United States District Court, S.D. Mississippi, Northern Division
PROPOSED FINDINGS OF FACT AND RECOMMENDATION
H. WALKER UNITED STATES MAGISTRATE JUDGE.
Earl Lovern filed on October 25, 2017, a petition for writ of
habeas corpus pursuant to 28 U.S.C. § 2254. Doc. .
Lovern is currently in custody of the Mississippi Department
of Corrections. On December 2, 2009, he executed a petition
to enter guilty plea. Doc. [11-2]. On December 10, 2009, the
Circuit Court of Rankin County, Mississippi accepted
Lovern's guilty plea and entered a judgement of
conviction and sentence. Doc. [11-3]. On August 22, 2016,
Lovern filed a petition for post-conviction relief in Rankin
County Circuit Court. Doc. [11-5]. The court dismissed
Lovern's petition as time barred, because he filed it
almost seven years after his guilty plea and it did not fall
within any of the exceptions to Mississippi's statute of
limitations for post-conviction relief. Doc. [11-6]. The
Mississippi Court of Appeals affirmed the Circuit Court's
dismissal of Lovern's petition. Doc. [11-7]. Lovern then
filed the instant § 2254 petition on October 25, 2017.
Respondent has filed a motion to dismiss the petition as
time-barred by the AEDPA's one-year limitation. Doc.
. Subsequently, Lovern filed a motion to dismiss his
petition pursuant to Fed.R.Civ.P. 41(a)(2). Doc. .
U.S.C. § 2244 provides, in relevant part, that:
(d)(1) A 1-year period of limitation shall apply to an
application for a writ of habeas corpus by a person in
custody pursuant to the judgment of a State court. The
limitation period shall run from the latest of-
(A) the date on which the judgment became final by the
conclusion of direct review or the expiration of the time for
seeking such review;
(B) the date on which the impediment to filing an application
created by State action in violation of the Constitution or
the laws of the United States is removed, if the applicant
was prevented from filing by such State action;
(C) the date on which the constitutional right was initially
recognized by the Supreme Court, if the right has been newly
recognized by the Supreme Court and made retroactively
applicable to cases on collateral review; or
(D) the date on which the factual predicate of the claim or
claims presented could have been discovered through the
exercise of due diligence.
(2) The time during which a properly filed application for
State post-conviction or other collateral review with respect
to the pertinent judgment or claim is pending shall not be
counted toward any period of limitation under this
instant case, the trial court entered judgment of conviction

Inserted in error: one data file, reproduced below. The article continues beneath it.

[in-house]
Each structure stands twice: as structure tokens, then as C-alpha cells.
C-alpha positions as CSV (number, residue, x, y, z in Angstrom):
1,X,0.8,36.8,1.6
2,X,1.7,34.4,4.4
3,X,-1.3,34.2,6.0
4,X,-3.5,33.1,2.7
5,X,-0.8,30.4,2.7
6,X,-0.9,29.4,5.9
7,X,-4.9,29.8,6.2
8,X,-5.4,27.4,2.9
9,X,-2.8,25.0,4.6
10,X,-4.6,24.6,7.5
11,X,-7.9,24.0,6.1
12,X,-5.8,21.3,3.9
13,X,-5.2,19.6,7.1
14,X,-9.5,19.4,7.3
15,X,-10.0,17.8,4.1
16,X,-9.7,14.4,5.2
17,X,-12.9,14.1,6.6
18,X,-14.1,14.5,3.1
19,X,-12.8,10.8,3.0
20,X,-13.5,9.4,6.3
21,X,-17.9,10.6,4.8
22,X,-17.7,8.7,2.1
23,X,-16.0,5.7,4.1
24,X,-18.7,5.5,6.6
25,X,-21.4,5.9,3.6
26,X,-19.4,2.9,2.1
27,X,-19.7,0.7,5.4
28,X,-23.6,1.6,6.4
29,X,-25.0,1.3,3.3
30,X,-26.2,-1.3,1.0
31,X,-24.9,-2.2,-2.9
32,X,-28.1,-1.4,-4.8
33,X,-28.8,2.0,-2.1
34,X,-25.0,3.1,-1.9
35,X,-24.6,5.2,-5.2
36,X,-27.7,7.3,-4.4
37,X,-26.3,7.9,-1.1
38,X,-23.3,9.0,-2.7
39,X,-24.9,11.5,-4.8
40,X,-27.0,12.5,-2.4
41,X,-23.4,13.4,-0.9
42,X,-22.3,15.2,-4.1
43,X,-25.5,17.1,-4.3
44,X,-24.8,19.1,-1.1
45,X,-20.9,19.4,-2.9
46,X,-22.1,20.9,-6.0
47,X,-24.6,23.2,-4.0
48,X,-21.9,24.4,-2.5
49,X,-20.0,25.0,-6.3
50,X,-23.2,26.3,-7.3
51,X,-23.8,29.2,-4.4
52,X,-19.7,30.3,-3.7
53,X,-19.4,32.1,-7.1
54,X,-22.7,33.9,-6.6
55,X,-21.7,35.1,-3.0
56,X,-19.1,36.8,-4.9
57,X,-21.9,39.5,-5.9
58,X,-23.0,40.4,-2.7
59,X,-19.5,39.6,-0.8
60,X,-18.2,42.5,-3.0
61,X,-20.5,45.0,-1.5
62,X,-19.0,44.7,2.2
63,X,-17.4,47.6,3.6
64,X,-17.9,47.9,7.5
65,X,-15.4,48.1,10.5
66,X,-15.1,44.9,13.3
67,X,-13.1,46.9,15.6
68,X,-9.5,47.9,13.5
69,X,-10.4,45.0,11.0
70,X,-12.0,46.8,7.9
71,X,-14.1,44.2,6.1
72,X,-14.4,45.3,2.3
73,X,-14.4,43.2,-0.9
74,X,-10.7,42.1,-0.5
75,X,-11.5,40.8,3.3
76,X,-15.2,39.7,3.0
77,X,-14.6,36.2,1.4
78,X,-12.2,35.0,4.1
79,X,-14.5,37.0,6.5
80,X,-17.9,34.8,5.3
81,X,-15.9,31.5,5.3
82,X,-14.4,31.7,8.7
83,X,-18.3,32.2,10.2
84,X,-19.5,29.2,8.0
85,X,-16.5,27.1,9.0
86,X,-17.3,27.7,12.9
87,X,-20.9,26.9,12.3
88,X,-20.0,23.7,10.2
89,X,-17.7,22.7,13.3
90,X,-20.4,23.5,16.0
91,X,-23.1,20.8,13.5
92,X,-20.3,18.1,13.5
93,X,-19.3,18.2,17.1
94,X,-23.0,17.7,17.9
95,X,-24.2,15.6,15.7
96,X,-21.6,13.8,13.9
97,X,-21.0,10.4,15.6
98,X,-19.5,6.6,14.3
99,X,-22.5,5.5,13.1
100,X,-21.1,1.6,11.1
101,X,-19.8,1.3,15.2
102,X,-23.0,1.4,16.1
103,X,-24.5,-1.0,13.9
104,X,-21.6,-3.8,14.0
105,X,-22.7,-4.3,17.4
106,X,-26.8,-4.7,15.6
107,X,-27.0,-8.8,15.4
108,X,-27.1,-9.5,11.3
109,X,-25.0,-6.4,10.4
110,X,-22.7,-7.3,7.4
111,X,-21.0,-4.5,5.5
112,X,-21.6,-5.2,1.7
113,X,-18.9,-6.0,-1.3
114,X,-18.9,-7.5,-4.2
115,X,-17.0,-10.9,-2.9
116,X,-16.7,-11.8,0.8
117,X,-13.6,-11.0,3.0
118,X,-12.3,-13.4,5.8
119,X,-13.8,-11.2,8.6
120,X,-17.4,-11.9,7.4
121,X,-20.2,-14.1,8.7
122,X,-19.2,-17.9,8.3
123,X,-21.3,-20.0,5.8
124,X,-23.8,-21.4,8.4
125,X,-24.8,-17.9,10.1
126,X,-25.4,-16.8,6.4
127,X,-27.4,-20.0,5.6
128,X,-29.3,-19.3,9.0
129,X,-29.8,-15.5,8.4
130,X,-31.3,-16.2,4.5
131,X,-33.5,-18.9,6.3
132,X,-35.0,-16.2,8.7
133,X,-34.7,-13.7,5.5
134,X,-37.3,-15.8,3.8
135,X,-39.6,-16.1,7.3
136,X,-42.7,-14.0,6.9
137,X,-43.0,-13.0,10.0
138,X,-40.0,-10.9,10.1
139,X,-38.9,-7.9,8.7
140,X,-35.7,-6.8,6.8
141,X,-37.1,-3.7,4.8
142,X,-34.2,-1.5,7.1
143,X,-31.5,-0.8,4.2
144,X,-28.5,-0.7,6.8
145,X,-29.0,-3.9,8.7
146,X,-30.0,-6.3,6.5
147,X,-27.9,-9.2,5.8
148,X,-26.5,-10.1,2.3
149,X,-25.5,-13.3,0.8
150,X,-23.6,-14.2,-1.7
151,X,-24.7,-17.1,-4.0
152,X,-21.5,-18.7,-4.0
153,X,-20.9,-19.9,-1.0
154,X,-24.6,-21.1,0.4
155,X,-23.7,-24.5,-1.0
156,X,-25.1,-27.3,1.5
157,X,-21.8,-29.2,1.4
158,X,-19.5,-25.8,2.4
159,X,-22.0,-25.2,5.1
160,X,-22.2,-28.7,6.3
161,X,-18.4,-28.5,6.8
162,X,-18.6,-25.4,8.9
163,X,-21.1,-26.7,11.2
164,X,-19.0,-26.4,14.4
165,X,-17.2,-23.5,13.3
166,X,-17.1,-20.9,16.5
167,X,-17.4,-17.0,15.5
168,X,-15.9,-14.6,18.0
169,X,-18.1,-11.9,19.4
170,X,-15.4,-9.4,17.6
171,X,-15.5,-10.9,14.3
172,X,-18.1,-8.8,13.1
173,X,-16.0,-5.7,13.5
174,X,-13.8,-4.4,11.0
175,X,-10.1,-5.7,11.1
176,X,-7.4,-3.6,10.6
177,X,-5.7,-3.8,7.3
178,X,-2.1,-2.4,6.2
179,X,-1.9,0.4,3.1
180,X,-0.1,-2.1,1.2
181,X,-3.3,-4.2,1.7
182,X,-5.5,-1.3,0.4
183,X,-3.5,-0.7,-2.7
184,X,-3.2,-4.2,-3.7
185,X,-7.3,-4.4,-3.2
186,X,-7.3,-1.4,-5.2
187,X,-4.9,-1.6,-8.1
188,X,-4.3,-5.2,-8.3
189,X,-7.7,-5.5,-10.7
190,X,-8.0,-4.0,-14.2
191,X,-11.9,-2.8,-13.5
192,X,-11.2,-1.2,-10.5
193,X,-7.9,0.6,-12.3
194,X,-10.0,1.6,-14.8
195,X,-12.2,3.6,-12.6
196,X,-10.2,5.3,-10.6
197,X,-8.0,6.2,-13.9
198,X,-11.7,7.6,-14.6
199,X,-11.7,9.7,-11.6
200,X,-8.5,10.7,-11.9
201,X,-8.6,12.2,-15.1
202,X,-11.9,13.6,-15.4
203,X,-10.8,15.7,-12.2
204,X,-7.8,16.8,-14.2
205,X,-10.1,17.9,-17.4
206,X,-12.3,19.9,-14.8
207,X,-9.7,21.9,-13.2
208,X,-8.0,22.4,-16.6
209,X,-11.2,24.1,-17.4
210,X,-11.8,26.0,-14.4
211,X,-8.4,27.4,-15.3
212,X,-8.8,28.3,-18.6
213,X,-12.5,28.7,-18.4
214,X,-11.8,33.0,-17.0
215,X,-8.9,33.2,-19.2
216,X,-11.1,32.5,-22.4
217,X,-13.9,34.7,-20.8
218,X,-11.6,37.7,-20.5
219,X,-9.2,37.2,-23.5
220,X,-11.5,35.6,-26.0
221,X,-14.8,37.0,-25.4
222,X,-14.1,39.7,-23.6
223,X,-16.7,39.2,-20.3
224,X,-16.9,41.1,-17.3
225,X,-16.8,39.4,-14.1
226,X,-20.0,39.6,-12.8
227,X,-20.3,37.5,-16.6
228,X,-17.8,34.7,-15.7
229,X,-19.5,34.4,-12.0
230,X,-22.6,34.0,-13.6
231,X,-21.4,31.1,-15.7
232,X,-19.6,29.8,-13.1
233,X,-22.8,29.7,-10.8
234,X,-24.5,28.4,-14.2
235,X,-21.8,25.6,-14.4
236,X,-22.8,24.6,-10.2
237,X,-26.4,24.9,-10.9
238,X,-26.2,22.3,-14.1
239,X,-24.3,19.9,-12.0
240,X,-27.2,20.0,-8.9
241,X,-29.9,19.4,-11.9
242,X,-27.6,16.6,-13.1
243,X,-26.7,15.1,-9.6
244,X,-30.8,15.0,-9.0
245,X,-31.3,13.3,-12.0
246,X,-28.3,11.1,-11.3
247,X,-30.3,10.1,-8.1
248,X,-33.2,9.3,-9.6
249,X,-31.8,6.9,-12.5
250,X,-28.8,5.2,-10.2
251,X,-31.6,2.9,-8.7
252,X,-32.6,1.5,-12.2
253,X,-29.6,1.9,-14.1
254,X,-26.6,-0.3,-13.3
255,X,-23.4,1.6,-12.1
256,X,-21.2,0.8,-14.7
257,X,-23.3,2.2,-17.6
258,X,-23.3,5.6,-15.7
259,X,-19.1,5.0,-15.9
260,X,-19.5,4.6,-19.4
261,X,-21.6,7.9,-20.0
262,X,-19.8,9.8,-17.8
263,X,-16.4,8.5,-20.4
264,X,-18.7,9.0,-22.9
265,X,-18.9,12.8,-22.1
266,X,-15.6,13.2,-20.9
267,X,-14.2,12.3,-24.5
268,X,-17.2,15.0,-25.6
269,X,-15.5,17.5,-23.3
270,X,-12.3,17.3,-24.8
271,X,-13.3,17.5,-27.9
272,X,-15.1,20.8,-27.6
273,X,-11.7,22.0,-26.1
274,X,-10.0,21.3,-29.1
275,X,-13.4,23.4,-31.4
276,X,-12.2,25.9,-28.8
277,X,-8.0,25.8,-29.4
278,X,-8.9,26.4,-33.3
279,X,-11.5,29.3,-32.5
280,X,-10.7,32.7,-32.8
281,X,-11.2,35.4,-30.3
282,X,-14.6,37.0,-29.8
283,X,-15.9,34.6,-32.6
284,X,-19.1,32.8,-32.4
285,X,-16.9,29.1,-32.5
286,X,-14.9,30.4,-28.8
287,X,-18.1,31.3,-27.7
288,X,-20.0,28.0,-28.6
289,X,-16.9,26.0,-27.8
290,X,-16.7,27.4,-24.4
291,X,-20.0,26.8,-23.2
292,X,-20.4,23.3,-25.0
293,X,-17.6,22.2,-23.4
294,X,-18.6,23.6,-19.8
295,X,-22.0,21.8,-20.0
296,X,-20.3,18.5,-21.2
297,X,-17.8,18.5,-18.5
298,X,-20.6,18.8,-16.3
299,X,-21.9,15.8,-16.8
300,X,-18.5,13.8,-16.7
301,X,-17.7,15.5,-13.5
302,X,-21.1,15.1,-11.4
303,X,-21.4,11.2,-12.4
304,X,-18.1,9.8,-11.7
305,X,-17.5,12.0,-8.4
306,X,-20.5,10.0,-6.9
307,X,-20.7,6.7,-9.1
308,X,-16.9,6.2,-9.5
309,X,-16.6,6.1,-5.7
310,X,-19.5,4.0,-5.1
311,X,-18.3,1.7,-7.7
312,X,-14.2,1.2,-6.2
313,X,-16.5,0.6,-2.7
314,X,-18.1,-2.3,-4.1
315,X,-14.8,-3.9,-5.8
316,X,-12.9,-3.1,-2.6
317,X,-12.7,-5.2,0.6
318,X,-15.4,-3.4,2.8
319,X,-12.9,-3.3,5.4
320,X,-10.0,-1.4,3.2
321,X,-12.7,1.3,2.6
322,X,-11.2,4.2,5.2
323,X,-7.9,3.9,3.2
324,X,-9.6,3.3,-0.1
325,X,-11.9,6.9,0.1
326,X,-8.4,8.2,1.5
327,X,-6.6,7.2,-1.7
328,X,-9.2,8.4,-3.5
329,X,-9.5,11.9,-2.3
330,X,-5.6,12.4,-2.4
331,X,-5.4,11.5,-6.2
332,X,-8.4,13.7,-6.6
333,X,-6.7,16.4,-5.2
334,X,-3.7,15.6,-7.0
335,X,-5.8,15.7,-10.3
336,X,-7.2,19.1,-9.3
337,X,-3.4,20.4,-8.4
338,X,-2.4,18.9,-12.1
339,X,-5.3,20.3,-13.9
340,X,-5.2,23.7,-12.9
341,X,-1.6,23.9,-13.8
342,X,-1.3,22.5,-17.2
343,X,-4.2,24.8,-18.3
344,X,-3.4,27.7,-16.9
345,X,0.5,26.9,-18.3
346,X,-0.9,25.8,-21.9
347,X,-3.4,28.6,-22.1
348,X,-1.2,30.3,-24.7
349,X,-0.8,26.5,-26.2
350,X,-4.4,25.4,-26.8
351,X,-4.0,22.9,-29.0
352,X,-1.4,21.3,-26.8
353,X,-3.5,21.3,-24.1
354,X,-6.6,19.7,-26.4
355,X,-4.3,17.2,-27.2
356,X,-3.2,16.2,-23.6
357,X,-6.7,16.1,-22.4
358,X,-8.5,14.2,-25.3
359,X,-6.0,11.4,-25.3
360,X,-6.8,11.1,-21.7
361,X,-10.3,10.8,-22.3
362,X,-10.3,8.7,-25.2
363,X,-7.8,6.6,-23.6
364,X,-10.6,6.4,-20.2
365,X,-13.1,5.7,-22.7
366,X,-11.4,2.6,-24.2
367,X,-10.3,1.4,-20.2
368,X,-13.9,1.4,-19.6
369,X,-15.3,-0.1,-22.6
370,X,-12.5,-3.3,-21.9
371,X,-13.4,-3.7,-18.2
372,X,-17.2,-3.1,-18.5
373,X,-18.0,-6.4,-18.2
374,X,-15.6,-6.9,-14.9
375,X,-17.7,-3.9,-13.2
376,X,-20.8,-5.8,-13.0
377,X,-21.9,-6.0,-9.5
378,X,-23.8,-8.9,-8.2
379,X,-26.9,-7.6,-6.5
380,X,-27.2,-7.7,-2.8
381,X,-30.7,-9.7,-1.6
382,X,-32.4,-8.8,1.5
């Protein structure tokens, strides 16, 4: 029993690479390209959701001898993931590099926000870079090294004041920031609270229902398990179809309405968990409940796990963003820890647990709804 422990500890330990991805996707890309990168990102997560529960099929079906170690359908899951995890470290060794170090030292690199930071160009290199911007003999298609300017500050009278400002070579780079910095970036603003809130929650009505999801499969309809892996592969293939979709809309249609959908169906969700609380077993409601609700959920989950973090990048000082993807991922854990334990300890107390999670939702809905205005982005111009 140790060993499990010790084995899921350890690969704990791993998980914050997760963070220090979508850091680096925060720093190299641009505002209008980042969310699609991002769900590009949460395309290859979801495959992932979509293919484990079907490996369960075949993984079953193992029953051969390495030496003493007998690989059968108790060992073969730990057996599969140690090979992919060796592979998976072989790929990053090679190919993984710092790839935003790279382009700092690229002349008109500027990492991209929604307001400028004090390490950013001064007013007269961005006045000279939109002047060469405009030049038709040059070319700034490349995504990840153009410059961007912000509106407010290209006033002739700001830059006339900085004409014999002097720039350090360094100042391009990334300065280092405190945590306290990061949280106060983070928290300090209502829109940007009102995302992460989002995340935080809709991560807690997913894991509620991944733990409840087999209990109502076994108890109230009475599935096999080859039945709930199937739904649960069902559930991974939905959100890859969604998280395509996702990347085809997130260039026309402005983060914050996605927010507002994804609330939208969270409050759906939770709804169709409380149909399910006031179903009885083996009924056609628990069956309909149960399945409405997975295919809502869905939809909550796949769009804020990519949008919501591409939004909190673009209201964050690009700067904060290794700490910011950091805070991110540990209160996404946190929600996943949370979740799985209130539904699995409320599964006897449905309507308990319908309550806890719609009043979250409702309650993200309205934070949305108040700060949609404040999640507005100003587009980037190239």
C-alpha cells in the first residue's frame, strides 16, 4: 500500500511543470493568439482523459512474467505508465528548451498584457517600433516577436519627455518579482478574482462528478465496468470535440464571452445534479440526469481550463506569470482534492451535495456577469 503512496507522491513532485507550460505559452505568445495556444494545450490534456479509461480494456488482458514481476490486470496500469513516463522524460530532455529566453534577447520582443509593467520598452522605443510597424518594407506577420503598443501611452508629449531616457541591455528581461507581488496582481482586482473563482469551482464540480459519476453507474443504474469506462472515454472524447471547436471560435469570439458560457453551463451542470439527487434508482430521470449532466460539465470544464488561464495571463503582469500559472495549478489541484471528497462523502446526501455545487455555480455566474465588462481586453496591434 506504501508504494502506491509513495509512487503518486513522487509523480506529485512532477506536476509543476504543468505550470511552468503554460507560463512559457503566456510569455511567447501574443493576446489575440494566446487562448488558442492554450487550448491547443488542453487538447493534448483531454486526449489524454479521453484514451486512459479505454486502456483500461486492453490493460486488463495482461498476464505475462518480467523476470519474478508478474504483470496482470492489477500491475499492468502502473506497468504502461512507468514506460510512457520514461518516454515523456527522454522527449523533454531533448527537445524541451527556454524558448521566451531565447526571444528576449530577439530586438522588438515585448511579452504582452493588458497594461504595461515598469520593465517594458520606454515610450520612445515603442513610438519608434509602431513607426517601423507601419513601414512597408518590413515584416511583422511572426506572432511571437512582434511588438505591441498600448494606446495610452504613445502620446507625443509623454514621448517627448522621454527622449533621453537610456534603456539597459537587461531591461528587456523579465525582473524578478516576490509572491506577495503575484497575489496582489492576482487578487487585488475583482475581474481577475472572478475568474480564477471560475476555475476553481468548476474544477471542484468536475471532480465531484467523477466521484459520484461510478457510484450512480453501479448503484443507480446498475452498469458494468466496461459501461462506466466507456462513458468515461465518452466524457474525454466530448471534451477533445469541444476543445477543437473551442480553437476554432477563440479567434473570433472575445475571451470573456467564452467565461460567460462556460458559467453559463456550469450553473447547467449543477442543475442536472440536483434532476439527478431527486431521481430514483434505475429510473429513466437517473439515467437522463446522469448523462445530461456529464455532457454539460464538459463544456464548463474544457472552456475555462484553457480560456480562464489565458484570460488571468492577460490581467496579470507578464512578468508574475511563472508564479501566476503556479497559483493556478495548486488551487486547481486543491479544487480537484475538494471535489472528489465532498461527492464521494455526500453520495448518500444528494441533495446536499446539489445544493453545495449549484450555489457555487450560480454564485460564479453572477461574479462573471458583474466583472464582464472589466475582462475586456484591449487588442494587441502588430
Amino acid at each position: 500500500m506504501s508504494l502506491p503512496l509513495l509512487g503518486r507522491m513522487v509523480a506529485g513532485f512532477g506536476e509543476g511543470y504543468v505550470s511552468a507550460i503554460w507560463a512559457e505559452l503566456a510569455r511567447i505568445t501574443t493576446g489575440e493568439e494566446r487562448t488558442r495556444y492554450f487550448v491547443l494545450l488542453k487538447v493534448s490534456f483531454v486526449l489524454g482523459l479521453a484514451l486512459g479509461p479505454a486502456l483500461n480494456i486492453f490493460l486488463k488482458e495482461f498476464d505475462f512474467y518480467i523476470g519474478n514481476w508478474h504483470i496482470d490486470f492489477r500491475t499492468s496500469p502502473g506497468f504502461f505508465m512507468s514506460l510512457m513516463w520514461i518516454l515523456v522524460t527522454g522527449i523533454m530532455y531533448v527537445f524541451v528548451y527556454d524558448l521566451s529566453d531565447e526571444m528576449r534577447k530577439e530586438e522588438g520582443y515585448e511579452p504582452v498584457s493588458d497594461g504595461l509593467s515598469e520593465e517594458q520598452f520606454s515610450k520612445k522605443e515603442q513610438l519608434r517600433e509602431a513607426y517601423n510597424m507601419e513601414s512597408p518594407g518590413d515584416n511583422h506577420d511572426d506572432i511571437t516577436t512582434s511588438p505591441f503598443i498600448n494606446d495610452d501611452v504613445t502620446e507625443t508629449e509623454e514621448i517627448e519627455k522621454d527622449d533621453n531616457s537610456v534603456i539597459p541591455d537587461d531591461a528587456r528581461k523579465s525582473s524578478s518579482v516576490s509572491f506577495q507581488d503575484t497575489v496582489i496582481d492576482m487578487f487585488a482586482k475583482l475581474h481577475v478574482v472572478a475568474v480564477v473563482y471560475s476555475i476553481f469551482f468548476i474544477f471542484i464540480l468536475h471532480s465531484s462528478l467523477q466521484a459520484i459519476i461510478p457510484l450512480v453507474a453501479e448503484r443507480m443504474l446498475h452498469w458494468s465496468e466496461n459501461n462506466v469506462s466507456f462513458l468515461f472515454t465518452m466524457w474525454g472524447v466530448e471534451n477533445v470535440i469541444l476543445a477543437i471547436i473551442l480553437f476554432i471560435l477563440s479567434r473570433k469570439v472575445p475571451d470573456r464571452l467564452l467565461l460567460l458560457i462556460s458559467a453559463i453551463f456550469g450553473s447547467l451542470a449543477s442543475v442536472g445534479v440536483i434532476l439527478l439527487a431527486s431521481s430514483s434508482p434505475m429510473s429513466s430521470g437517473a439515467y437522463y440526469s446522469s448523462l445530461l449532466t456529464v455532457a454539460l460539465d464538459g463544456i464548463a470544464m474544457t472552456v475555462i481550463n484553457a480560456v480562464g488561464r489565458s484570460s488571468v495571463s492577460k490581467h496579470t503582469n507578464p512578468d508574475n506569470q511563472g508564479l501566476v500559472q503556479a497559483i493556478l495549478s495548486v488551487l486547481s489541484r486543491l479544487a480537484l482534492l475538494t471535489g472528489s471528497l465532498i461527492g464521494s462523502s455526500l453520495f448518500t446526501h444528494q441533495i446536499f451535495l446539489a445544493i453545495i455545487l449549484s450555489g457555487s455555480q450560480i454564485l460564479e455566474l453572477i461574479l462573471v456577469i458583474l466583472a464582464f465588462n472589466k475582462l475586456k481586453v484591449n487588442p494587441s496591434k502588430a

and sentence on December 10, 2009, pursuant to Lovern's
guilty plea. By statute, there is no direct appeal from a
guilty plea. See Miss. Code Ann. § 99-35-101.
Accordingly, Lovern's judgment became final on December
10, 2009. See Roberts v. Cockrell, 319 F.3d 690, 694
(5th Cir. 2003); Ott v. Johnson, 192 F.3d 510, 513
(5th Cir. 1999). Absent tolling, Lovern's
§ 2254 petition would need to be filed by December 10,
2010, to be timely. Lovern did not file an application for
post-conviction relief in state court until August 22, 2016.
Thus, the untimely state petition did not operate to toll the
AEDPA's one-year limitation period. There is no record of
any earlier filed state petition. Lovern filed the instant
federal habeas petition on October 25, 2017, more than six
years beyond the deadline for filing a timely §2254
petition. Lovern has not filed a response in opposition to
Respondent's motion to dismiss. He does not dispute the
time line as presented in Respondent's motion. Likewise,
in his § 2254 petition, Lovern does not argue that his
petition is timely. Accordingly, unless Lovern identifies
some exception to the limitation period, his petition is
time-barred and should be dismissed with prejudice.
petition, Lovern appears to argue for an exception to the
limitation period. He argues that he is actually innocent of
the crime of conviction. Doc.  at 3. He also attributes
the delay in filing to his status as an indigent litigant
with no legal training and only a high school education.
Id. at 19. Lovern further asserts that at the time
of his arrest, he was unable to defend himself due to a lack
of financial resources and he was forced to accept
court-appointed counsel. Id.
Supreme Court has held that actual innocence may serve as a
means to overcome a procedural bar such as the expiration of
a statute of limitations. See McQuiggin v. Perkins,
569 U.S 383, 386 (2013). To support a credible claim of
actual innocence, a petitioner must support his allegations
of constitutional error with new reliable evidence that was
not presented at trial. Schlup v. Delo , 513 U.S.
298, 324 (1995). “Because such evidence is obviously
unavailable in the vast majority of cases, claims of actual
innocence are rarely successful.” Id.
Petitioner must persuade the court that “in light of
the new evidence, no juror, acting reasonably, would have
voted to find him guilty beyond a reasonable doubt.”
Id. at 329.
assertion of actual innocence is unpersuasive. First, Lovern
pleaded guilty to the charged offense. He admitted under oath
to the acts supporting the conviction now challenged.
Furthermore, Lovern offers no “new reliable
evidence” demonstrating actual innocence to negate his
sworn admission of guilt. He speculates about the existence
of biological or DNA testing, but does not offer proof that
any such exculpatory evidence exists. The undersigned notes
that Lovern was indicted on March 2, 2009, for crimes that
occurred in 2005 and 2006. Given the time lapse, it is
unlikely that any such ...